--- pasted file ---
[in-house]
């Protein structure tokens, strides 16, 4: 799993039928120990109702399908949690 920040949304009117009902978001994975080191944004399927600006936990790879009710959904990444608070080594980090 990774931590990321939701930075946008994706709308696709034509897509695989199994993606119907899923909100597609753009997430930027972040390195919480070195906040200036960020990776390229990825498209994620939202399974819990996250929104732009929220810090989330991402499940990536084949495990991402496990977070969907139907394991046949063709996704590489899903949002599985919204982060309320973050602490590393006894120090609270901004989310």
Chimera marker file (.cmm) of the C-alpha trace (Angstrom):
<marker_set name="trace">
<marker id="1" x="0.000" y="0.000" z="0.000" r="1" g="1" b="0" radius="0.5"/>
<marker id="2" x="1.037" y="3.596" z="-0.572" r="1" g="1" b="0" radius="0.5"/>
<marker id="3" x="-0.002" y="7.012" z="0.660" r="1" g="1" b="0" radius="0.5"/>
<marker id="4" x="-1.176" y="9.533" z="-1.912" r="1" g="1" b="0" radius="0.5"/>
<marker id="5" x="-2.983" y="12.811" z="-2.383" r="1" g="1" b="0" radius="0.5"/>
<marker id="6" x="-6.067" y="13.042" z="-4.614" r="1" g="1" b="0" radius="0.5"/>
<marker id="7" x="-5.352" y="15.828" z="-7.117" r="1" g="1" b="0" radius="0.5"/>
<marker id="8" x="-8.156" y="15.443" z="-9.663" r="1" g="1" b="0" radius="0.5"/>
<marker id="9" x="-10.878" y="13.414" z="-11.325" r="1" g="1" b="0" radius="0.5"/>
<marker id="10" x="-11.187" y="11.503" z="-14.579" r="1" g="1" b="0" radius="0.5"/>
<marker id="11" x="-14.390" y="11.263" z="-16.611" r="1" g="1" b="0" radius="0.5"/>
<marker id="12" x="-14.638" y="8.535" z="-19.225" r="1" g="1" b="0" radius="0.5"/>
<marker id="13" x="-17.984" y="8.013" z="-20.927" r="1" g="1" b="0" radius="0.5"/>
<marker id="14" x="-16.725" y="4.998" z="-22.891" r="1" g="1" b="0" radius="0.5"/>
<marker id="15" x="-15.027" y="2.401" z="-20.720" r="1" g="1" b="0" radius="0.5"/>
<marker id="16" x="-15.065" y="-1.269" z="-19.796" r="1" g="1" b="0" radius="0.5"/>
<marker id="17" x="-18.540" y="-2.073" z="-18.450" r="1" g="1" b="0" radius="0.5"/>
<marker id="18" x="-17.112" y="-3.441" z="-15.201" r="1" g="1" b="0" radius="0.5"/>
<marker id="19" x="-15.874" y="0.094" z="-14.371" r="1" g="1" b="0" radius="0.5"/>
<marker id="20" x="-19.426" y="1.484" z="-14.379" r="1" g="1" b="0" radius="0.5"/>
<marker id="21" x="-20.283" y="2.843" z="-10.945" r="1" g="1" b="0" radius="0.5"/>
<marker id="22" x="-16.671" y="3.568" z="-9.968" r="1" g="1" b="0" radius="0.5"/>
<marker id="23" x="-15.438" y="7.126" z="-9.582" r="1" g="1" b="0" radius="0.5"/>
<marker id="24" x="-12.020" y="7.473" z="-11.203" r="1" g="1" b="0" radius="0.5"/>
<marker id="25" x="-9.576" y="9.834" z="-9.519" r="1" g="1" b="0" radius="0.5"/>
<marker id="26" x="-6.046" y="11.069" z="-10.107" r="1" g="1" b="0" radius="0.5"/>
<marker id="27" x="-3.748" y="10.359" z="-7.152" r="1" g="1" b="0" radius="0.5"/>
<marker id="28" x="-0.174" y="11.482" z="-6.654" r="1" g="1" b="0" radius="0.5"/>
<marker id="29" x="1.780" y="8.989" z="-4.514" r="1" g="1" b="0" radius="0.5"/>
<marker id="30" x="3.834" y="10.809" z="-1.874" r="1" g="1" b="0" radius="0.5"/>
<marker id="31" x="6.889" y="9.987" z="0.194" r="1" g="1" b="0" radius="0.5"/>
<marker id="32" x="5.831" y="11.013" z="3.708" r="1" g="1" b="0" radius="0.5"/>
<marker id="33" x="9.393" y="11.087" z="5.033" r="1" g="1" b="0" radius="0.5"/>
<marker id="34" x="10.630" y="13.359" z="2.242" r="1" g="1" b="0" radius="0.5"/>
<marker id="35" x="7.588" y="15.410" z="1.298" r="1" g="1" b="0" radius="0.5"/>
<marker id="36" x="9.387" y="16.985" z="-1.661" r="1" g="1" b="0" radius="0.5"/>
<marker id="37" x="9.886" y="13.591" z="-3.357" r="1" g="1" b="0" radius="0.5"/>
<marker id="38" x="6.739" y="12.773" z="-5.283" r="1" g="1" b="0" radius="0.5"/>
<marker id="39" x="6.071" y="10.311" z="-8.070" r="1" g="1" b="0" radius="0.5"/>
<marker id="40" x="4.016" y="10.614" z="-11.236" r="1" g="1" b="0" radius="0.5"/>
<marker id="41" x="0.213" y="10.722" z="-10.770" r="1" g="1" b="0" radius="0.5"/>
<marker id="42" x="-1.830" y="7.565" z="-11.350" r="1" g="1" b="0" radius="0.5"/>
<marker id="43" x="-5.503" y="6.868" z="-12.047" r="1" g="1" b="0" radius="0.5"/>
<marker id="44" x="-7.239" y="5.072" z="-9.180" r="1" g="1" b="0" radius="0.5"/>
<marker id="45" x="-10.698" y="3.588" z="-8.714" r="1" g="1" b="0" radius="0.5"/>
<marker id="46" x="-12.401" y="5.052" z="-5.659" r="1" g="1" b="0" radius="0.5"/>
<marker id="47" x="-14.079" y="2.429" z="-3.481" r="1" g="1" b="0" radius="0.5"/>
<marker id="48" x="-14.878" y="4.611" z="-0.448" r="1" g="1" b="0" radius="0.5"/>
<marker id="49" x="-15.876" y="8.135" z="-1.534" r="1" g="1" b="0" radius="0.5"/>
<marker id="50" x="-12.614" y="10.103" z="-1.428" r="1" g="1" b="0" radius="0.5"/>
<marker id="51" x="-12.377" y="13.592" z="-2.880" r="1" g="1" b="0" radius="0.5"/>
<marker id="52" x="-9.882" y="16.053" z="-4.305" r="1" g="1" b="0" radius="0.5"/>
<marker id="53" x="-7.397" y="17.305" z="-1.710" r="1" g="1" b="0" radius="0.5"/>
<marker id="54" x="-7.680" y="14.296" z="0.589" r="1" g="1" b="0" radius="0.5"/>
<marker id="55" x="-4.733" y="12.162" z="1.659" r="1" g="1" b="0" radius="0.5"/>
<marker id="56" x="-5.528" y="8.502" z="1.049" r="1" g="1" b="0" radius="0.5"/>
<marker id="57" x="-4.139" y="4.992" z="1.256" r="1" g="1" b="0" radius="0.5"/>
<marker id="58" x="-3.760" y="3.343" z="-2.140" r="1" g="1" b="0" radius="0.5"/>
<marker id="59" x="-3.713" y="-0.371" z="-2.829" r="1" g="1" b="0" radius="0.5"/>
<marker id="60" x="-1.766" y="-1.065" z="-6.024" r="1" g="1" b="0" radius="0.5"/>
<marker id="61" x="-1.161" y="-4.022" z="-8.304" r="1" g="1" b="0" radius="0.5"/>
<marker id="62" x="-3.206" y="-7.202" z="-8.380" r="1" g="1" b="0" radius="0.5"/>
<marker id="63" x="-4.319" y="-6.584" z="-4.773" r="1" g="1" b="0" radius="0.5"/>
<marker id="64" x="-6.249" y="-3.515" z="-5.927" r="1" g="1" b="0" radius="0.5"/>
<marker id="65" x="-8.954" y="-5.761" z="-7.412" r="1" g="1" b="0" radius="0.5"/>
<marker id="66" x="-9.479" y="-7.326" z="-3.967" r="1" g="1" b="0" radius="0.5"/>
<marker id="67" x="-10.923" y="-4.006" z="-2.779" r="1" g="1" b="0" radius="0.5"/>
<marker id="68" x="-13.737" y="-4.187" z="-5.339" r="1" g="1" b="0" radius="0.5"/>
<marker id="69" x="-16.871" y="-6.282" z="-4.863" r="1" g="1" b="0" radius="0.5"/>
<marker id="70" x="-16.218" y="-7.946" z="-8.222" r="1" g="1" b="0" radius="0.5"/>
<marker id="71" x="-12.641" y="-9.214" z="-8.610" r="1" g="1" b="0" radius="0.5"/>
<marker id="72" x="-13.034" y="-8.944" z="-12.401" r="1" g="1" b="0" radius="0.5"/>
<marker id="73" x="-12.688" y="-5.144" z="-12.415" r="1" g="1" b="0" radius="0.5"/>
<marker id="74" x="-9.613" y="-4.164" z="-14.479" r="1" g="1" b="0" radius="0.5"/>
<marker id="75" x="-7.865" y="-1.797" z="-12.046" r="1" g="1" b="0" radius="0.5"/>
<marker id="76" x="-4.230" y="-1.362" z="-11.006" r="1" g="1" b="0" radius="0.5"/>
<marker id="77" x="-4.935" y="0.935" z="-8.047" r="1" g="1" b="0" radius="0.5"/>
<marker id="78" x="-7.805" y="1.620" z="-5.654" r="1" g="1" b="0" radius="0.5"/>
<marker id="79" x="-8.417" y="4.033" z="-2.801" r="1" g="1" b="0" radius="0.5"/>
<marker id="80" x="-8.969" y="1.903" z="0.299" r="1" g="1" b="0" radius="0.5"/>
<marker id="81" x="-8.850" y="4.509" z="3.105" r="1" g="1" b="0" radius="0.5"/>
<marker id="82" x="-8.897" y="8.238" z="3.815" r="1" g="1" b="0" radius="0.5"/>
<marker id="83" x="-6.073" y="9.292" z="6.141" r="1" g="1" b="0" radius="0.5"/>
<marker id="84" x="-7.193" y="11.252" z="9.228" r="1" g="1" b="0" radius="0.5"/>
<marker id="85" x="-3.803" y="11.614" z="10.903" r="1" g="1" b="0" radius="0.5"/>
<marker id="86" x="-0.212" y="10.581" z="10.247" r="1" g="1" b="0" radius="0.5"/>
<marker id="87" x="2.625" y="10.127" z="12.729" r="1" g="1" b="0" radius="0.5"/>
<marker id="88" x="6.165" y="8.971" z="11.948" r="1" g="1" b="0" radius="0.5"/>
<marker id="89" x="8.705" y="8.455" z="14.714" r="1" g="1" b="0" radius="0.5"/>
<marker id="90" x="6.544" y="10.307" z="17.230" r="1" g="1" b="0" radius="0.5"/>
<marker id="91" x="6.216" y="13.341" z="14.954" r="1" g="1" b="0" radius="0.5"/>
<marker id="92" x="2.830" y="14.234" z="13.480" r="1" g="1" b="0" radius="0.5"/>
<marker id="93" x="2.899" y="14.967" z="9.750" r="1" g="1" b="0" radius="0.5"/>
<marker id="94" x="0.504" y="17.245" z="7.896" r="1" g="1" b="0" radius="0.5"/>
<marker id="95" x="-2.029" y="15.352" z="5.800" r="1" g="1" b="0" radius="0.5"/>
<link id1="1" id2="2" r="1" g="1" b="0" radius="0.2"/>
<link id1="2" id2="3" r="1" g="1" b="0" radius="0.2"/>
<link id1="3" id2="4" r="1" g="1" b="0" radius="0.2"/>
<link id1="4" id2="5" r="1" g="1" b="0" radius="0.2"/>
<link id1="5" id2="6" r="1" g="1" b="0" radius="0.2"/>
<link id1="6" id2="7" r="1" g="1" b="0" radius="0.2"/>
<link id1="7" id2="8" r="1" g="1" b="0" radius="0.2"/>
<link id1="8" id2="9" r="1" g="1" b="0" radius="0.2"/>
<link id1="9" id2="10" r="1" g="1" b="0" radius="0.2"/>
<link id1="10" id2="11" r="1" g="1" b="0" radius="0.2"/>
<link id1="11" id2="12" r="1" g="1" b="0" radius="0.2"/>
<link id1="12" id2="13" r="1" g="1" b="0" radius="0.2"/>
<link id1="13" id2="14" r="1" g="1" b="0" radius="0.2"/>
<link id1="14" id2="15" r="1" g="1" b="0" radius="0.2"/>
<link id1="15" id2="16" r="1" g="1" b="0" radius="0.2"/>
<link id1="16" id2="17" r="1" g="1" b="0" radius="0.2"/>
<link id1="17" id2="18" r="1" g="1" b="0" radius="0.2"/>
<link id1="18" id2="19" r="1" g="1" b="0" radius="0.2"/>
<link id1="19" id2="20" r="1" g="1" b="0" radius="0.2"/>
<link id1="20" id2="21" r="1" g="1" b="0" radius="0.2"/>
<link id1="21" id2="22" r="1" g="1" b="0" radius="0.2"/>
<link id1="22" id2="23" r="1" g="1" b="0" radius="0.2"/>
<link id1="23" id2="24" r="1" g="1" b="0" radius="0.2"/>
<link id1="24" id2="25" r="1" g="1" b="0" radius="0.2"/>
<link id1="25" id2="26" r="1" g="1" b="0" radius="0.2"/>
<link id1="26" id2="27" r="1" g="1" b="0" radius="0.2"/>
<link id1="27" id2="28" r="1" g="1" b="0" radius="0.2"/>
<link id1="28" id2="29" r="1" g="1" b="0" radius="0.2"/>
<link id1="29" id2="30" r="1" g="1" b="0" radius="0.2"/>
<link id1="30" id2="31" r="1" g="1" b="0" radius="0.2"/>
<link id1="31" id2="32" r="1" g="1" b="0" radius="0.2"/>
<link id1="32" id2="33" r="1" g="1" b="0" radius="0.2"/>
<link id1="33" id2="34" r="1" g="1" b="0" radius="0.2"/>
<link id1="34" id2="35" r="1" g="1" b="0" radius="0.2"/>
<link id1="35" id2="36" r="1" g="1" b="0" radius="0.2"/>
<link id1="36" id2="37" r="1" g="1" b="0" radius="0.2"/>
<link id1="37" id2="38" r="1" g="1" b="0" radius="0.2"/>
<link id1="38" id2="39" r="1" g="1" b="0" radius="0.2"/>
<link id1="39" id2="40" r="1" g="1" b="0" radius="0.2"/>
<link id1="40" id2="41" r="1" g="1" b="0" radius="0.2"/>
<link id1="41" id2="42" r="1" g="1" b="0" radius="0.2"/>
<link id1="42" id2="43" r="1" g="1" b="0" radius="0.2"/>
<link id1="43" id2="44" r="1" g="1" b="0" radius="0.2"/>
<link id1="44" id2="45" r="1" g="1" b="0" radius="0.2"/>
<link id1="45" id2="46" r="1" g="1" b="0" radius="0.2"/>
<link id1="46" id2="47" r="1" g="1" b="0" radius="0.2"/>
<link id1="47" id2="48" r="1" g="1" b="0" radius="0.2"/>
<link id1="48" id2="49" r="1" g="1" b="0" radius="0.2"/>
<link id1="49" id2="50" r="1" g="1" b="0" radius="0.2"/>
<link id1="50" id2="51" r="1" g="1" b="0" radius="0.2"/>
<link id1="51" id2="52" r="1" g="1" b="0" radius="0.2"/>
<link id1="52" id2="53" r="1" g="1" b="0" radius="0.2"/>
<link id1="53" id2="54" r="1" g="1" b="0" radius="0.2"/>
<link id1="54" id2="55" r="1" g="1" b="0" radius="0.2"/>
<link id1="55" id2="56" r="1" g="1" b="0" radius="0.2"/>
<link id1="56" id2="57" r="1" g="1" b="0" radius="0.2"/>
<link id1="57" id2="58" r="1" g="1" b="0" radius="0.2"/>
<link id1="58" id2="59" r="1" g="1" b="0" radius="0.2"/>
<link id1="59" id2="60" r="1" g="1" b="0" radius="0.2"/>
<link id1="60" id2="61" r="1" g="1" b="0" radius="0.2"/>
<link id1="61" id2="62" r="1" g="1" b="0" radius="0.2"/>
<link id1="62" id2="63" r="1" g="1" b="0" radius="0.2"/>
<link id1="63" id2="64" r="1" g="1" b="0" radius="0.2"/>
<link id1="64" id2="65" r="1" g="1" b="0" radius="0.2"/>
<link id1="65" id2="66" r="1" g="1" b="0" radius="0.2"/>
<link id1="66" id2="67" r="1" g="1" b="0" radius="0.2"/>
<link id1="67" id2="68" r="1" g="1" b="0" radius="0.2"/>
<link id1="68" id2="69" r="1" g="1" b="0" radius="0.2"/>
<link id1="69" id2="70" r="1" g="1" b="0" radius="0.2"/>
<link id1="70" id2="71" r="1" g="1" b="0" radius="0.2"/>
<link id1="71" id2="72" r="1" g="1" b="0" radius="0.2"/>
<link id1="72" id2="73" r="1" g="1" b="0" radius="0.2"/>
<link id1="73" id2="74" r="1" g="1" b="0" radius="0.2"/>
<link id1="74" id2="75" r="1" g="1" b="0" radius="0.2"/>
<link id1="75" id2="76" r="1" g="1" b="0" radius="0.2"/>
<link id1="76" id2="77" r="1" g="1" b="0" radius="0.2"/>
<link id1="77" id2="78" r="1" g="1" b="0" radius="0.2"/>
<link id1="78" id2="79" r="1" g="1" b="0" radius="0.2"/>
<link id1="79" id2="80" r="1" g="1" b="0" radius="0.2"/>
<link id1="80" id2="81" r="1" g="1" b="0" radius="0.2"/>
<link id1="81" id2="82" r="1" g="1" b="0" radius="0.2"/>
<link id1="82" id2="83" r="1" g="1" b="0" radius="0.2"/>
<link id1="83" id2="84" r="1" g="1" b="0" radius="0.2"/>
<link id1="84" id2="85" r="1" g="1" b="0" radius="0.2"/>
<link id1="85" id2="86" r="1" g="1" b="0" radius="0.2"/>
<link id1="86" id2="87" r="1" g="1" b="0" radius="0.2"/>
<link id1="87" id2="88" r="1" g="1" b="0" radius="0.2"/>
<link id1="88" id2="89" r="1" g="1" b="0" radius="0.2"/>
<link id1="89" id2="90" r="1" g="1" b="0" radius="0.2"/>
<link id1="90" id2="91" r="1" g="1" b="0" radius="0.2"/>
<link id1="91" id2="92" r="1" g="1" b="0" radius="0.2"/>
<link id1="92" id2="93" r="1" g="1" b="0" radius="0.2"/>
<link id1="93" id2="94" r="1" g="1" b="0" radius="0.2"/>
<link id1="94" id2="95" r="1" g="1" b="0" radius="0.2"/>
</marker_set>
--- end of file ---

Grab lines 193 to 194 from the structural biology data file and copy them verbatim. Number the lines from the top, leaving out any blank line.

<link id1="94" id2="95" r="1" g="1" b="0" radius="0.2"/>
</marker_set>